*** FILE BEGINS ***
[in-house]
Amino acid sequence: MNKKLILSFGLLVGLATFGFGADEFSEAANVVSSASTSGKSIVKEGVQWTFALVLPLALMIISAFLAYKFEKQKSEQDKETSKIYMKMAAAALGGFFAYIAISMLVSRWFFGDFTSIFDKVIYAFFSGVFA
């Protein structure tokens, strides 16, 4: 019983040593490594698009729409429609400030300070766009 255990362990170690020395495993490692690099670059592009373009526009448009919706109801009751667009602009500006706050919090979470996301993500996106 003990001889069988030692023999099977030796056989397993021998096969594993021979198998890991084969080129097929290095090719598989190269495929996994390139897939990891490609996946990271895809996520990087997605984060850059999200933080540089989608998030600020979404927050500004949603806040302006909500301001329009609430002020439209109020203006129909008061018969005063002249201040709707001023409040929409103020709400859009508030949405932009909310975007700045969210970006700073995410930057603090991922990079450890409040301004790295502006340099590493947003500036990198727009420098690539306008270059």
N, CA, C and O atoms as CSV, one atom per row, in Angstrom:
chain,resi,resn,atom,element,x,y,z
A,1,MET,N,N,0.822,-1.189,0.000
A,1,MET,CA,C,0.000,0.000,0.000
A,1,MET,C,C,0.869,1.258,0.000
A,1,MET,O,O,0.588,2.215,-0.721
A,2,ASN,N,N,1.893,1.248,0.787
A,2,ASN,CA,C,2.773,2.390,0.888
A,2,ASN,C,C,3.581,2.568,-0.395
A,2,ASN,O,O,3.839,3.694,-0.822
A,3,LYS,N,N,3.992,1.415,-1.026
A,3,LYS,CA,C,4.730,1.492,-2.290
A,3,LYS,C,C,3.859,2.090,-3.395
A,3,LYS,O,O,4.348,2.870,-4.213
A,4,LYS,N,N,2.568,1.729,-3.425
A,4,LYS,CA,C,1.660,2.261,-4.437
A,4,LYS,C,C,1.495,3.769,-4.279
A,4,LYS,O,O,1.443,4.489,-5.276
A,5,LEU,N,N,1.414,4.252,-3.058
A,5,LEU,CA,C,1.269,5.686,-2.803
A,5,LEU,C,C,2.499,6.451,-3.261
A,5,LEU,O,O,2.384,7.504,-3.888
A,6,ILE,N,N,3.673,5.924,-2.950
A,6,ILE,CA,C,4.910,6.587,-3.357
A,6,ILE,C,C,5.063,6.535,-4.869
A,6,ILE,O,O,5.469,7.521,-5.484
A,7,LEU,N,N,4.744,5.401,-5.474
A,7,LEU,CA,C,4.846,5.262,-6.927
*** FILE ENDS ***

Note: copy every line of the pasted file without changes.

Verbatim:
[in-house]
Amino acid sequence: MNKKLILSFGLLVGLATFGFGADEFSEAANVVSSASTSGKSIVKEGVQWTFALVLPLALMIISAFLAYKFEKQKSEQDKETSKIYMKMAAAALGGFFAYIAISMLVSRWFFGDFTSIFDKVIYAFFSGVFA
């Protein structure tokens, strides 16, 4: 019983040593490594698009729409429609400030300070766009 255990362990170690020395495993490692690099670059592009373009526009448009919706109801009751667009602009500006706050919090979470996301993500996106 003990001889069988030692023999099977030796056989397993021998096969594993021979198998890991084969080129097929290095090719598989190269495929996994390139897939990891490609996946990271895809996520990087997605984060850059999200933080540089989608998030600020979404927050500004949603806040302006909500301001329009609430002020439209109020203006129909008061018969005063002249201040709707001023409040929409103020709400859009508030949405932009909310975007700045969210970006700073995410930057603090991922990079450890409040301004790295502006340099590493947003500036990198727009420098690539306008270059």
N, CA, C and O atoms as CSV, one atom per row, in Angstrom:
chain,resi,resn,atom,element,x,y,z
A,1,MET,N,N,0.822,-1.189,0.000
A,1,MET,CA,C,0.000,0.000,0.000
A,1,MET,C,C,0.869,1.258,0.000
A,1,MET,O,O,0.588,2.215,-0.721
A,2,ASN,N,N,1.893,1.248,0.787
A,2,ASN,CA,C,2.773,2.390,0.888
A,2,ASN,C,C,3.581,2.568,-0.395
A,2,ASN,O,O,3.839,3.694,-0.822
A,3,LYS,N,N,3.992,1.415,-1.026
A,3,LYS,CA,C,4.730,1.492,-2.290
A,3,LYS,C,C,3.859,2.090,-3.395
A,3,LYS,O,O,4.348,2.870,-4.213
A,4,LYS,N,N,2.568,1.729,-3.425
A,4,LYS,CA,C,1.660,2.261,-4.437
A,4,LYS,C,C,1.495,3.769,-4.279
A,4,LYS,O,O,1.443,4.489,-5.276
A,5,LEU,N,N,1.414,4.252,-3.058
A,5,LEU,CA,C,1.269,5.686,-2.803
A,5,LEU,C,C,2.499,6.451,-3.261
A,5,LEU,O,O,2.384,7.504,-3.888
A,6,ILE,N,N,3.673,5.924,-2.950
A,6,ILE,CA,C,4.910,6.587,-3.357
A,6,ILE,C,C,5.063,6.535,-4.869
A,6,ILE,O,O,5.469,7.521,-5.484
A,7,LEU,N,N,4.744,5.401,-5.474
A,7,LEU,CA,C,4.846,5.262,-6.927